The three equations we have here in black boxes are the inverses of the equations we started out with. I've written out the steps to find each of these inverse functions, and there's one important thing I'd like you to notice. To indicate the point at which we switch from modifying the original function to modifying the inverse function, I changed colors. So the first two steps of each equation are still working with the original functions. Then at the point where we switch the position of x and y, we've changed the equation to be the inverse function. All the work with the inverse function, for each of these, is in purple. The actual steps that we've gone through when modifying either the original function or the inverse function are pretty standard algebra. They're things that you learned about very early on in this course. Why don't we take a look at this middle one just as an example. As we discussed earlier, the first thing that I did was switch from calling this g of x to calling it y. Just so that when we're moving things around, it's easy to tell what that variable actually is. We won't get it confused with anything. Then, to change from the original function to the inverse, I just switch this box of x and y. Since that if y equals 1 quarter times x minus 9, we have x equals 1 quarter times y minus to get y by itself. Since I want g inverse of x on the left side of the equation, since that's our standard function notation, I just took one extra step to switch the sides of the equation. So that y was on the left instead of on the right. That gave us a final answer of g inverse of x equals 4x plus 9. The other two answers we ended up with were f inverse of x equals x minus 1. And h inverse of x equals the cube root of x. Now instead of writing cube root x, you could of course have written x to the 1 3rd power instead. Either way is correct. I hope this extra practice with inverse functions helped you feel a bit more comfortable with the process we have to go through for finding them.
I think we're really on a roll with this whole finding inverses thing. So lets just keep it up. In fact, I'd like us to start with the equations that you just came up with. The ones that were the inverses of the ones we started out in the last quiz. I'm going to give them new names though. So now I'm going to call them the functions p, q and r. We have p of x equals x minus 1. q of x equals these functions?
So here are our three answers. We have p inverse of x equals x plus 1, q inverse of x equals one fourth times x minus 9, and r inverse of x equals x cubed. I've done the work in the same way as last time including the color change, when we switch from the original function to the inverse function. And what's really important to notice about this quiz is that the equations we end up with in the end. As the inverses of these functions, are the equations we stared out with in the quiz before this one. We started with f of x equals x plus 1, and found that it's inverse was f inverse of x equals x minus 1. We ended up with this, 4x plus 9, by taking the inverse of a function that was equal to this one. And the same is true of this equation. I'd like you to mull this over and keep it in mind.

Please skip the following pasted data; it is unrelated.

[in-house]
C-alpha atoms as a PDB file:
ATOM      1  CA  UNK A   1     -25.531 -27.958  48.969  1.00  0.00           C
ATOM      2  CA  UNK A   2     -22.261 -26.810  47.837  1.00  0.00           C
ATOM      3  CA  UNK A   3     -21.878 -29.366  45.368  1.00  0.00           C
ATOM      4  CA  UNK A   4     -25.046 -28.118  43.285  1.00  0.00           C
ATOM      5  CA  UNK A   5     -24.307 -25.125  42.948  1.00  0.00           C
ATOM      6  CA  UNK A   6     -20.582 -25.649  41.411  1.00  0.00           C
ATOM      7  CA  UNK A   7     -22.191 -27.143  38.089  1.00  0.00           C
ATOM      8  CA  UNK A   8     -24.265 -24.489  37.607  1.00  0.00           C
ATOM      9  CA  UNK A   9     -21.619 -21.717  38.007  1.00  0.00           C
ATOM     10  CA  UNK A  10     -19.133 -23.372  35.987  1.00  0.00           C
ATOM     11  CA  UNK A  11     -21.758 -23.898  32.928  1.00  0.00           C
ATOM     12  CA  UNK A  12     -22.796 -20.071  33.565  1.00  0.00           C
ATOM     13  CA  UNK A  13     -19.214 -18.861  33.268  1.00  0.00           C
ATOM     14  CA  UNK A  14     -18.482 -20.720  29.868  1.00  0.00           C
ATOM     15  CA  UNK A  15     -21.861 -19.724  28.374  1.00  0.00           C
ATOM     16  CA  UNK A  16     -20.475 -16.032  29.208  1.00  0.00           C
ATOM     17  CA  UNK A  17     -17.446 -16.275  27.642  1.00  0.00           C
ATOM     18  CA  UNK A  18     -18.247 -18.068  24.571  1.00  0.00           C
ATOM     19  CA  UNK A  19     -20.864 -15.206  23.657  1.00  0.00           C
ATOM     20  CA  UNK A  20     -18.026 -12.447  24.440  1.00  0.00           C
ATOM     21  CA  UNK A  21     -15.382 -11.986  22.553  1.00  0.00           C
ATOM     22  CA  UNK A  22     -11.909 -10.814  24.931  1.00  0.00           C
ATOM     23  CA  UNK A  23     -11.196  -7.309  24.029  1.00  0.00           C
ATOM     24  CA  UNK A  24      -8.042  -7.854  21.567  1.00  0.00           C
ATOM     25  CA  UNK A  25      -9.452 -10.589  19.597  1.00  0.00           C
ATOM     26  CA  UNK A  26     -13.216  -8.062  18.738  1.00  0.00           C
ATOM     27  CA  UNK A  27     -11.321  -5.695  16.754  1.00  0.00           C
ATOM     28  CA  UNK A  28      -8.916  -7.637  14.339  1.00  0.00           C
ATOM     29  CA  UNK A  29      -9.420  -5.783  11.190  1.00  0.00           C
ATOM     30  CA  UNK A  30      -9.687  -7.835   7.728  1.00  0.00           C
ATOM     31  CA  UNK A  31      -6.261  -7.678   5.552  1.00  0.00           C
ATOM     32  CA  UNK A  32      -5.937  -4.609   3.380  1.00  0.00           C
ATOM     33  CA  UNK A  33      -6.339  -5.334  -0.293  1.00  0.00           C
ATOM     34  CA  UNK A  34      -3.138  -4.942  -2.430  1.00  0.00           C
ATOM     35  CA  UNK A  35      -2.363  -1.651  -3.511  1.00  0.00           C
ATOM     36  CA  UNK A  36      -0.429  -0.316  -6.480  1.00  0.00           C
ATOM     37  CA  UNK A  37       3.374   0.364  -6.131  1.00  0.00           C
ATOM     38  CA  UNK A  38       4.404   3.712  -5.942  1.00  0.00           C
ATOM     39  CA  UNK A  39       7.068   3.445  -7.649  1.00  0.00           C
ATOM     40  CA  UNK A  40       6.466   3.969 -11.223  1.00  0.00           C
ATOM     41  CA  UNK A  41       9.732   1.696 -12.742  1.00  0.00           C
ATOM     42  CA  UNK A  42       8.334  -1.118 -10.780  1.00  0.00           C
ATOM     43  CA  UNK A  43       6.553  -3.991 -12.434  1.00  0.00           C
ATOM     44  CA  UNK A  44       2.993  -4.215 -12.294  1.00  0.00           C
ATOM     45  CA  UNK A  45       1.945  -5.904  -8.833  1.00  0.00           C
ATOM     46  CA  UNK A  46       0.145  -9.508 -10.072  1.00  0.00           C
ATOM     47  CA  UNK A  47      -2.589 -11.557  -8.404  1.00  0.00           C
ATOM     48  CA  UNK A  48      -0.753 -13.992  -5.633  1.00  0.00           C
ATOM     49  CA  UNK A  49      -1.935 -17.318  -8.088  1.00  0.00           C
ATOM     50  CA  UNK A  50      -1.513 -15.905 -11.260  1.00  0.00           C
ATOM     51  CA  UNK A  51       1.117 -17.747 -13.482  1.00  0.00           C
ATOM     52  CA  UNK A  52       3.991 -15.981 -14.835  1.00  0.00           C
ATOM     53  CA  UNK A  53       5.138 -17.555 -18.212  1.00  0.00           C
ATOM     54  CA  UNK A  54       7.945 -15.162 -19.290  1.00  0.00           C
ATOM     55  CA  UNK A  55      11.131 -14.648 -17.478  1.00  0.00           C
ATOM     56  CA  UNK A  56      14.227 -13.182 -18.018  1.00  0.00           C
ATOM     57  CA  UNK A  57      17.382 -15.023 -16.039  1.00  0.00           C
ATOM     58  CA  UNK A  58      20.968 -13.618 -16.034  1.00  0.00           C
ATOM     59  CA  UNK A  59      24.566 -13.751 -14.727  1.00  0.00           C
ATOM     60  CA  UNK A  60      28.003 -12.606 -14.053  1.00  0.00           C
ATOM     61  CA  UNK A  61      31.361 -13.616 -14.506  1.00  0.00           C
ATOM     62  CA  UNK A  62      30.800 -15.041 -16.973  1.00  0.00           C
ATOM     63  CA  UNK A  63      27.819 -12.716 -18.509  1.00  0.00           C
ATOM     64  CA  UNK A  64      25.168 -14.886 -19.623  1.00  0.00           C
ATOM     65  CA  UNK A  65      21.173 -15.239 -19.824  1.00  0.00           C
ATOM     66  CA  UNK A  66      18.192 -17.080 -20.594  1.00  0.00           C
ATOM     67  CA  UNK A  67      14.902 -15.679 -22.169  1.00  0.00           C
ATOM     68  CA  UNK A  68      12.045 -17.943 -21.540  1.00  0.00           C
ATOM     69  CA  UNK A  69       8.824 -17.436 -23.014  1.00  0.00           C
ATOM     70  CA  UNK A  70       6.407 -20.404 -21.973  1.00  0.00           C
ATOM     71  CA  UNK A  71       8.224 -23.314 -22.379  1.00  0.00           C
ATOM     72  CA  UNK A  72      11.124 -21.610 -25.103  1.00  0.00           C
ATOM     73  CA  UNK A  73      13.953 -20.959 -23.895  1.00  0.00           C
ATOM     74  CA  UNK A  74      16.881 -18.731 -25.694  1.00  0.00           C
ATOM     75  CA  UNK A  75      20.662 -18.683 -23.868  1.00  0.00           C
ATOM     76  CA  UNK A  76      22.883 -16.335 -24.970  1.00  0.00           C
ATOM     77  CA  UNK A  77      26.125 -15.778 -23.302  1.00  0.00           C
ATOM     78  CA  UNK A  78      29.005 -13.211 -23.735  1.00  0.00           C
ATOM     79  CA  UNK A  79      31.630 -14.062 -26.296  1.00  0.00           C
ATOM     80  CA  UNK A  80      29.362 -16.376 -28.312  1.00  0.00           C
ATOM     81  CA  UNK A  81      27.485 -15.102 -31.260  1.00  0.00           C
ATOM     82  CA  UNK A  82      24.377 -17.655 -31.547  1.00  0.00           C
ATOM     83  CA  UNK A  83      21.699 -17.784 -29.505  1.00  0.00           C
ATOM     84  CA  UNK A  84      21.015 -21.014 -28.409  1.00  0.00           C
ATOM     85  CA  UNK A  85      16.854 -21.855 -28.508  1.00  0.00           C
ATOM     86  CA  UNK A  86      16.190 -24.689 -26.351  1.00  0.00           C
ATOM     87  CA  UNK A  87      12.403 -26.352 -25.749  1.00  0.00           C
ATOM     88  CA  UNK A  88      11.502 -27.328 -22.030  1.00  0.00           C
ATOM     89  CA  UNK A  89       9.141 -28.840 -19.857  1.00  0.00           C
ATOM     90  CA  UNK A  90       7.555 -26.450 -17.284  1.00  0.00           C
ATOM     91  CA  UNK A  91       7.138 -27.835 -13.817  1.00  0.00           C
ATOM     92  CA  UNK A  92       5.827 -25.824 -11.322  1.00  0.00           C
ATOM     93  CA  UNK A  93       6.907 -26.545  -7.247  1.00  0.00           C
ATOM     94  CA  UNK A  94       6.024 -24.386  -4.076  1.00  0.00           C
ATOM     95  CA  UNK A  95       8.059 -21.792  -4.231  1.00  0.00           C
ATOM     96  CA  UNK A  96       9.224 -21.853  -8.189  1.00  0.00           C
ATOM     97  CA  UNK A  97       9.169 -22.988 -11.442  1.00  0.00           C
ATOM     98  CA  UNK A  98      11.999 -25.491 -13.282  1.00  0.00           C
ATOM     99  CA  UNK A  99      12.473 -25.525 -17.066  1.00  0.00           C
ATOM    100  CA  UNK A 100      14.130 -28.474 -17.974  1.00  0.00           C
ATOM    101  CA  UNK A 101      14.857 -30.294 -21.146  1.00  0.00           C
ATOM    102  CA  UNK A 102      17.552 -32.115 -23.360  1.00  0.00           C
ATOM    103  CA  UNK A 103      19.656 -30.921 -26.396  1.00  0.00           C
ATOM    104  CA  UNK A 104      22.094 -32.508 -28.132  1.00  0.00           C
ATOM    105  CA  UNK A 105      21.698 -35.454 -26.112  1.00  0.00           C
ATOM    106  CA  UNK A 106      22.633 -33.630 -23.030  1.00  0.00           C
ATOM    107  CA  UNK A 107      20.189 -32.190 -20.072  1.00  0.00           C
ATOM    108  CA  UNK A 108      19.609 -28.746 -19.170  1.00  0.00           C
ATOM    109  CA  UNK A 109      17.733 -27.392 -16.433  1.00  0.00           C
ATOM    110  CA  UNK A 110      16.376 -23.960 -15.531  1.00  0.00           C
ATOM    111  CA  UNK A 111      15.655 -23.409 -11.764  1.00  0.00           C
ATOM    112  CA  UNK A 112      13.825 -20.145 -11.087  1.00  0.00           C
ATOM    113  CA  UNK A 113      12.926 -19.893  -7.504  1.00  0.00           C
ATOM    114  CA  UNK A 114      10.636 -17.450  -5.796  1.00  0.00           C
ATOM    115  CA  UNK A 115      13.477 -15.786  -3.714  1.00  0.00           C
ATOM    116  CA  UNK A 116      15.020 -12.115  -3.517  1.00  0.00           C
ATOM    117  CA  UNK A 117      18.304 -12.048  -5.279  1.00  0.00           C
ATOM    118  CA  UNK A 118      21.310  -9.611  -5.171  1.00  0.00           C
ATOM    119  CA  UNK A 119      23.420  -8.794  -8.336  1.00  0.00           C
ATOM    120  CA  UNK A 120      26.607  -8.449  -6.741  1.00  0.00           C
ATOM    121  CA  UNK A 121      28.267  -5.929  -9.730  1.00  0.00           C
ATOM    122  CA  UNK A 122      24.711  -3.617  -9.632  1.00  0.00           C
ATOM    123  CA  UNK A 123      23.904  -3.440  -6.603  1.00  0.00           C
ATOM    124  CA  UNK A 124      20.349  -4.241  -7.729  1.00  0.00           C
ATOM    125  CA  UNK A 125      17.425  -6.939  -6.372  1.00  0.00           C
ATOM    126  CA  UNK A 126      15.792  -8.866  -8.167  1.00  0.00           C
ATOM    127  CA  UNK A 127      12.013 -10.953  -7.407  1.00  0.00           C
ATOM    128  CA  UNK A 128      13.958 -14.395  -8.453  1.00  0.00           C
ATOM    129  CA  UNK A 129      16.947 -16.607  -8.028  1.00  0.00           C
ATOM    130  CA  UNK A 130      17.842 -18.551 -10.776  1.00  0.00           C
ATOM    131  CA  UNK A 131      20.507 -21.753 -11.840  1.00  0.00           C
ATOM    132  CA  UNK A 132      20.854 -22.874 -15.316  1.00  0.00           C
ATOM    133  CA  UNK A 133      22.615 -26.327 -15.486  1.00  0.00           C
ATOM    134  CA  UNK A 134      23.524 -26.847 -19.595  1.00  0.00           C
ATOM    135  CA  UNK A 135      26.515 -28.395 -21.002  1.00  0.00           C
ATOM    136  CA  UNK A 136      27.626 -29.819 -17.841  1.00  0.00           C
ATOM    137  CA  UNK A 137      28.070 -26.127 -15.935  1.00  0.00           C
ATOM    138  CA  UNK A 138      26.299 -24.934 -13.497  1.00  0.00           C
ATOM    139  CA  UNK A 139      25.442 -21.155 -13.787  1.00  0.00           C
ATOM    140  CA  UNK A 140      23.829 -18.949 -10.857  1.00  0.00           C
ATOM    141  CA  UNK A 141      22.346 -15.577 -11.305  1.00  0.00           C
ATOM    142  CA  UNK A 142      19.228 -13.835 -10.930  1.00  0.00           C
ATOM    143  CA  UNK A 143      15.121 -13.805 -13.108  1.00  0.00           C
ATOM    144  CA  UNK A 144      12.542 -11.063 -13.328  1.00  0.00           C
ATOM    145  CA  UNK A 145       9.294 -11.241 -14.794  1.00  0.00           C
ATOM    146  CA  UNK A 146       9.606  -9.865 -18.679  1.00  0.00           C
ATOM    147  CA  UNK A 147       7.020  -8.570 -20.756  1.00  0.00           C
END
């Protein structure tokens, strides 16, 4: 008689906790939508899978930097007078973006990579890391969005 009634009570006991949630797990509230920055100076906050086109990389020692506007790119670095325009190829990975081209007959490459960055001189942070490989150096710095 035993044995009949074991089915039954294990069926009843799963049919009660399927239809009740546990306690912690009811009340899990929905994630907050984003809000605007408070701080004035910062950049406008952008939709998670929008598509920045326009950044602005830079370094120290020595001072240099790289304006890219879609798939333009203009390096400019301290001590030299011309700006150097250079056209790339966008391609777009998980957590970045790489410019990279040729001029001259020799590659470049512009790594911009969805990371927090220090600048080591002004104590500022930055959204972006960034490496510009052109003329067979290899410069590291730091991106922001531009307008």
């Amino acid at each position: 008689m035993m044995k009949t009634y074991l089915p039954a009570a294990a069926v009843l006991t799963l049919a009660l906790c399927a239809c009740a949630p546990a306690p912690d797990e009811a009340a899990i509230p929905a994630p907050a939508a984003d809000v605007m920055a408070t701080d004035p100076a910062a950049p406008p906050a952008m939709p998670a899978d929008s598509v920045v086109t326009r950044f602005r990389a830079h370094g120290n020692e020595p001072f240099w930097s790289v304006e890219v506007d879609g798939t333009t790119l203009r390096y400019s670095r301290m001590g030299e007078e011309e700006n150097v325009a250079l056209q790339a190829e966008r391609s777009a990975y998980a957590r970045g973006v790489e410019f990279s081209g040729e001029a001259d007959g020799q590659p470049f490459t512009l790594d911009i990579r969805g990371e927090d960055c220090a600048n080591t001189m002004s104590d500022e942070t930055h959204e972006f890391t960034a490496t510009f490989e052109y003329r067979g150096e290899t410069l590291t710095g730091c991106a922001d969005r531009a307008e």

If we have a function f, and we know its inverse, f inverse, then what else is true? Is it true that f and f inverse are inverses of one another? Is it true that f is the inverse of f inverse, or do we not know anything else for sure? Please pick as many choices as you think are correct.
As we saw in the quiz before this one, if we are 100% positive that f inverse is the inverse of f. Then that also means that f is the inverse of f inverse. This may just seem like symantics but that also means that f and f inverse are inverses of one another. In other words, if we start with a function f, and we take it's inverse we end up with f inverse. Then if we take the inverse of f inverse we just end up with f. This explains why in the last two quizzes we did, we circle back to end up with the equations we started out with.
We've been talking about equations for functions that are inverses of one another, and also points that lie on them. And we have seen one graph of two inverse functions, but I think that it would be great if we could focus on the graphical part a little bit more. So, here I've drawn for you two functions that we were working with earlier. We started off with f of x equals 3x minus inverse. But, I'll keep with this notation for now. This is pretty tricky, but how are these lines related to one another? I'll give you some choices to make things a bit simpler. Which of these choices properly completes this sentence? The graph of f inverse is the reflection in the what of the graph of f? Your choices are x-axis, y-axis, or the line y equals x. Think about what it would look like to reflect f in each of these lines, and then see if one of those pictures matches the graph of f inverse.